The introduction of the new compliance mechanism signals Delos’ willingness to take a more active role at the enforcement stage.  No doubt the arbitration community will be monitoring the take-up of this mechanism closely, and in particular, how Delos will exercise its discretion to publish awards when complex questions of non-compliance arise (for example, where interim or conditional awards are at issue or where compliance is difficult for reasons outside the award debtor’s control).


The 2021 Delos Rules introduce an express power for the tribunal to include a pause in the arbitration timetable so that the parties may consider engaging, at their discretion, in settlement discussions (Article 12.3(a)).  Importantly, the 2021 Delos Rules do not require the parties to report to the tribunal on whether such discussions even took place or their outcome.  This type of power has notably been included in the recent update to the VIAC Rules (Article 28(3)).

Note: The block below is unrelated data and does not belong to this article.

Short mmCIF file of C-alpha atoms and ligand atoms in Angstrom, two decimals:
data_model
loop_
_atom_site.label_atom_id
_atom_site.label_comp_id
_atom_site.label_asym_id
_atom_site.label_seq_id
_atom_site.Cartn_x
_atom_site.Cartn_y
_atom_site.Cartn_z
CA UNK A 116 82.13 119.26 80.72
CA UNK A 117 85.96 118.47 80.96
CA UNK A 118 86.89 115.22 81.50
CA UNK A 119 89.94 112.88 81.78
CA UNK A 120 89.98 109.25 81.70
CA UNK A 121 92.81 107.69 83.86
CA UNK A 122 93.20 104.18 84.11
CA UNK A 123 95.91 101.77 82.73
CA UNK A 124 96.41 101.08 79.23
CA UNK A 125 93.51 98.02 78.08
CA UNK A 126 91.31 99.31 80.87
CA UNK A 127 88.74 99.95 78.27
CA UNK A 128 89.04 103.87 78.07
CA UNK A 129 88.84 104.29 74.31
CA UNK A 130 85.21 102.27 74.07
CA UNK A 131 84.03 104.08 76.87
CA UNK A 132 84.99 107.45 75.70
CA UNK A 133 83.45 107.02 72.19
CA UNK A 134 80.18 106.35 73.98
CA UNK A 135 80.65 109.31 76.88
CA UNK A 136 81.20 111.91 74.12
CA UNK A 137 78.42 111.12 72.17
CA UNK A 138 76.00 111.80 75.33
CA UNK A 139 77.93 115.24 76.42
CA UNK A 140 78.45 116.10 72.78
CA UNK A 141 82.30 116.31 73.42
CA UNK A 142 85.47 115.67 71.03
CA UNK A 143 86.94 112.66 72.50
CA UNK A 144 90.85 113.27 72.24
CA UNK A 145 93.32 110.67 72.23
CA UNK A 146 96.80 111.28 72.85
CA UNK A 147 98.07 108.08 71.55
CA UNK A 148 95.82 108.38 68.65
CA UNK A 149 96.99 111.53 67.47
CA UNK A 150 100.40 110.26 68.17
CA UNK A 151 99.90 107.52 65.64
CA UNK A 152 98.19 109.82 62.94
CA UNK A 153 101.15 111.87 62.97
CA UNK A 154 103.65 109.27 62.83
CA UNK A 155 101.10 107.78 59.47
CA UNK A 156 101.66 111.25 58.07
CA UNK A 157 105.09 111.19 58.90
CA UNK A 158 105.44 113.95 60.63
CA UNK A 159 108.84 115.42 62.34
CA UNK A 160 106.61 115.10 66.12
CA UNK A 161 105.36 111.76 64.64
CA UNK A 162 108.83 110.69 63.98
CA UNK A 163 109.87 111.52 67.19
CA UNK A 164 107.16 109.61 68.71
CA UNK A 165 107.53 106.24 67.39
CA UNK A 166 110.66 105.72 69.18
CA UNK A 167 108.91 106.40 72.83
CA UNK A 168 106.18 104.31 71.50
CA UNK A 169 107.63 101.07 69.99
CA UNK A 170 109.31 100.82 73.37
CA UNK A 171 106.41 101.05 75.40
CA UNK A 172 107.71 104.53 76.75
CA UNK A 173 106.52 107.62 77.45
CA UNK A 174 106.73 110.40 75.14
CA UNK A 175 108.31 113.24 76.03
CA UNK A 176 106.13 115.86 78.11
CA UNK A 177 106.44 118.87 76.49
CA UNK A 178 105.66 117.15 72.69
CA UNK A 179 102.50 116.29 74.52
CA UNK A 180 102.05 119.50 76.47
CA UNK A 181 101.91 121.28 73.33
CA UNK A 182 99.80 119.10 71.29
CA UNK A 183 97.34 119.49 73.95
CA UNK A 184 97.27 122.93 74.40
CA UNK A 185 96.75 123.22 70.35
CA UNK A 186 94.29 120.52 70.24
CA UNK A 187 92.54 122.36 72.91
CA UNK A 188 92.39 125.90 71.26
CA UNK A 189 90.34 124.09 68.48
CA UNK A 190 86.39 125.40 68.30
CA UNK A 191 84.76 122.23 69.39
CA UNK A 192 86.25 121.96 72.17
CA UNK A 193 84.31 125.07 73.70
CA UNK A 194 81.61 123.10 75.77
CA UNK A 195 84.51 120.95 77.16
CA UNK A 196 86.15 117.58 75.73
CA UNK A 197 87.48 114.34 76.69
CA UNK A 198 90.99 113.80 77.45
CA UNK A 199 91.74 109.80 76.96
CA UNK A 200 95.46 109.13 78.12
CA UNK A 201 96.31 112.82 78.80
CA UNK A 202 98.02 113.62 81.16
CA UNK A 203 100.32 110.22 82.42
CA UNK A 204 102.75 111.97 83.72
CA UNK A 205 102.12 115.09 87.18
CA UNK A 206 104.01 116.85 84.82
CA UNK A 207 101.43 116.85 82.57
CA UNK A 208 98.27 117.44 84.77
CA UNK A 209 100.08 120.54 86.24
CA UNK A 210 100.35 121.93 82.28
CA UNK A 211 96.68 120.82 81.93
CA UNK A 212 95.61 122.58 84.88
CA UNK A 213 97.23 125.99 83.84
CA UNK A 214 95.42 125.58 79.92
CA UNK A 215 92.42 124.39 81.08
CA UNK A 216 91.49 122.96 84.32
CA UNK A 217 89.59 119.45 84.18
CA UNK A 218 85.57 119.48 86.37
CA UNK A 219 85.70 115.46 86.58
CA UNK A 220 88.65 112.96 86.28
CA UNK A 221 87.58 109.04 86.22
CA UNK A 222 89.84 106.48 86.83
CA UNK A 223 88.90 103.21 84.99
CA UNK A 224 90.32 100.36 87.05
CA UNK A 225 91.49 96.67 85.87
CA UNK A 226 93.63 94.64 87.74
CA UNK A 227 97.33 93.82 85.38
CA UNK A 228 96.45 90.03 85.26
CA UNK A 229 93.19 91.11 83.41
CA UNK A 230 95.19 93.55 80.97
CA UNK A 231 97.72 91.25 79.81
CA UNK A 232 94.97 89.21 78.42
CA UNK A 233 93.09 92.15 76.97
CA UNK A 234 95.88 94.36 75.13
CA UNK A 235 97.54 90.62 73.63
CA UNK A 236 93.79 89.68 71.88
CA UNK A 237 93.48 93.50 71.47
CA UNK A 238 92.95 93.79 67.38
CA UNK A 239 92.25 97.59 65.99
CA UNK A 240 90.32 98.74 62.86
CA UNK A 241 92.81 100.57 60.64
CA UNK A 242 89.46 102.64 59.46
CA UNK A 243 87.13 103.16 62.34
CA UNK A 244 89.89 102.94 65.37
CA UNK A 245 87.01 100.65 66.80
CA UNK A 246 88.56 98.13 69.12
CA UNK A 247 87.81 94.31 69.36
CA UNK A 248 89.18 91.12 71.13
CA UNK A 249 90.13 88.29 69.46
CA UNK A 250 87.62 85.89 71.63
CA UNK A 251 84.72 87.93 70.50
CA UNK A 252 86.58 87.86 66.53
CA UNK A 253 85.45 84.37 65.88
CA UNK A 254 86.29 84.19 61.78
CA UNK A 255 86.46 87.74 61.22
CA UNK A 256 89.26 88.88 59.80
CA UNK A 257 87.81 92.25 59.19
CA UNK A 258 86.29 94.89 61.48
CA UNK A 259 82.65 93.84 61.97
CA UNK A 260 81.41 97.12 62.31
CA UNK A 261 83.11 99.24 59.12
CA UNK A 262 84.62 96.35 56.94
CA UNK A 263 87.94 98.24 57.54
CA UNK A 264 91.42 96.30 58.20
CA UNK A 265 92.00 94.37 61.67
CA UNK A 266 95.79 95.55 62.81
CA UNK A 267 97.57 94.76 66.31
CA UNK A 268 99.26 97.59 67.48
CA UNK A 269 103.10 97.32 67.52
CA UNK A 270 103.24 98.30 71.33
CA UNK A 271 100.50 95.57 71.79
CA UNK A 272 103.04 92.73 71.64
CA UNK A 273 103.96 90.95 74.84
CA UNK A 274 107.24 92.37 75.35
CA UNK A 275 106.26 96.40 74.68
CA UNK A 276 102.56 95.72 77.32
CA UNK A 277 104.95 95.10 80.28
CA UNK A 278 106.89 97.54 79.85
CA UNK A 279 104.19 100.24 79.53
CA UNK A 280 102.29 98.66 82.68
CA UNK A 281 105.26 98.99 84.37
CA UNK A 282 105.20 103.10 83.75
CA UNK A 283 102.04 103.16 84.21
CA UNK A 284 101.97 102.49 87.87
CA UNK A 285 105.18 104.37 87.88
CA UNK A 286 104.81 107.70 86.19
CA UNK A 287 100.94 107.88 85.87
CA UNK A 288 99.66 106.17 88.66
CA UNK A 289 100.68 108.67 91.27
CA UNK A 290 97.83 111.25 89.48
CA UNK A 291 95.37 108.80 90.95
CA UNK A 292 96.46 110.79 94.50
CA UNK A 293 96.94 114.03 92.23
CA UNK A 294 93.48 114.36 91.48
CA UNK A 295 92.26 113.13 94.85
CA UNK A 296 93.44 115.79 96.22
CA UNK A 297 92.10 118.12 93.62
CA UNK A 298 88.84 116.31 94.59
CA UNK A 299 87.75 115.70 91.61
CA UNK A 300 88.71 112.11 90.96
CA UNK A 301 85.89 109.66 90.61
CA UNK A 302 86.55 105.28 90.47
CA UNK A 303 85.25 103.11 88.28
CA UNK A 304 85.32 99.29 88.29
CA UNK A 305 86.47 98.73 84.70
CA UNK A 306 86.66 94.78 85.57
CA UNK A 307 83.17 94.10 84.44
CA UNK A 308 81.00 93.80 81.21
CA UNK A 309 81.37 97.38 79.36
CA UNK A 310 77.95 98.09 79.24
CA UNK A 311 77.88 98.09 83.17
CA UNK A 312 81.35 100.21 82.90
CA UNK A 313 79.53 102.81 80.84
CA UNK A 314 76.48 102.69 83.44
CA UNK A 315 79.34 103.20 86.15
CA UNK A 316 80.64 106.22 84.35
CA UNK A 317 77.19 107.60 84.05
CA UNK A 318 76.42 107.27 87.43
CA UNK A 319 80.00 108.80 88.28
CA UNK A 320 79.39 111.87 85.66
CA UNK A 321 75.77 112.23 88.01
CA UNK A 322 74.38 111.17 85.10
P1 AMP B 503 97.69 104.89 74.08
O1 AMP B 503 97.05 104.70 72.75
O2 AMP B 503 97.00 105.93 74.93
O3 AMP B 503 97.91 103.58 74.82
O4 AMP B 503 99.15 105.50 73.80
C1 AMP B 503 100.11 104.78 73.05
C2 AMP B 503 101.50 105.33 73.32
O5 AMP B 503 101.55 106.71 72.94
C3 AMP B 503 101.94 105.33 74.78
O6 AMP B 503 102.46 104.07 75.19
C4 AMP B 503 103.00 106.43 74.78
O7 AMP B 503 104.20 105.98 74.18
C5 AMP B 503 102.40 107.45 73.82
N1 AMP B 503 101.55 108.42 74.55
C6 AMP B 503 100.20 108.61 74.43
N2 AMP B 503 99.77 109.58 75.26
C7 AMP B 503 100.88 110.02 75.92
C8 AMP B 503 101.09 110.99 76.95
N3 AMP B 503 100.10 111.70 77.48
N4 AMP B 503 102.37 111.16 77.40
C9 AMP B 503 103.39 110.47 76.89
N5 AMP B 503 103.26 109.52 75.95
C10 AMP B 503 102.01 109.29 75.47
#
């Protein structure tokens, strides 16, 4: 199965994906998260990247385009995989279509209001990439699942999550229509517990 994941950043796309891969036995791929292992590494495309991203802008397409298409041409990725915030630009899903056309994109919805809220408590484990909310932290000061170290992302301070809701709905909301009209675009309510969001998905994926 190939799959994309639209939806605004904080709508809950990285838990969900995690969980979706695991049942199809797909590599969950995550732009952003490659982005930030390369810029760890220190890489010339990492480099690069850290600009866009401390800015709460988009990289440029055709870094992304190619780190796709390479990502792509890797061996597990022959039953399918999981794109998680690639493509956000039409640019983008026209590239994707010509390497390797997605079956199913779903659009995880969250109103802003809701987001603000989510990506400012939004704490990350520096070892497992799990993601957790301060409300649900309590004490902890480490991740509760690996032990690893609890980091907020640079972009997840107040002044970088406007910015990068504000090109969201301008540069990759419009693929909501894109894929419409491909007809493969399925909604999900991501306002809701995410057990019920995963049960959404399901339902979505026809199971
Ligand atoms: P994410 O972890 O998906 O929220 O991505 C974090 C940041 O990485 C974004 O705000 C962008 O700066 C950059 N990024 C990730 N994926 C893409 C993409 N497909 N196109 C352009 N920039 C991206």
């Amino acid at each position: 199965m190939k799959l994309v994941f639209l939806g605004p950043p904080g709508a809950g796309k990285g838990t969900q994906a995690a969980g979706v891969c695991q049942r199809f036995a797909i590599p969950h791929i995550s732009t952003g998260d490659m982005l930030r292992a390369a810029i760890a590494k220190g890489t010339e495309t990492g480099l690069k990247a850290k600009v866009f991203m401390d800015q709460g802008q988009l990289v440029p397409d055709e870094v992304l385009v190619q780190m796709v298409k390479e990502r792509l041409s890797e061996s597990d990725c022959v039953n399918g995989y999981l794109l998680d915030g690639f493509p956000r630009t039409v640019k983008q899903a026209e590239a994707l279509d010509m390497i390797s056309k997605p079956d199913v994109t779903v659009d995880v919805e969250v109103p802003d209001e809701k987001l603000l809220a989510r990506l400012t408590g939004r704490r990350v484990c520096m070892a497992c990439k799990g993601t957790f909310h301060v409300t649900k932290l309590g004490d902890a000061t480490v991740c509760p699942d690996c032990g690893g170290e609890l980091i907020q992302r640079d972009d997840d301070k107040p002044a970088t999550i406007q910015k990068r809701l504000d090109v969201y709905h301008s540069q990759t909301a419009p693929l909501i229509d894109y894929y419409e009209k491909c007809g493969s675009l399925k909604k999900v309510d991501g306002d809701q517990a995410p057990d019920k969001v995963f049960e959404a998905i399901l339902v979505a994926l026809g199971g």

The inclusion of such a provision is in keeping with one of the foundational principles of the Delos Rules, namely that arbitral rules should encourage parties to anticipate and tackle issues early.  Indeed, Delos already nudges the parties towards settlement by suggesting in their model clause that parties incorporate a pre-arbitration negotiation period.  To incentivise this, the Delos Rules expressly empower the tribunal to allocate pre-arbitration negotiation costs incurred by the parties “in connection” with the arbitration and any reasonable offers to settle made openly or without prejudice save as to costs (Article 12.4(f)).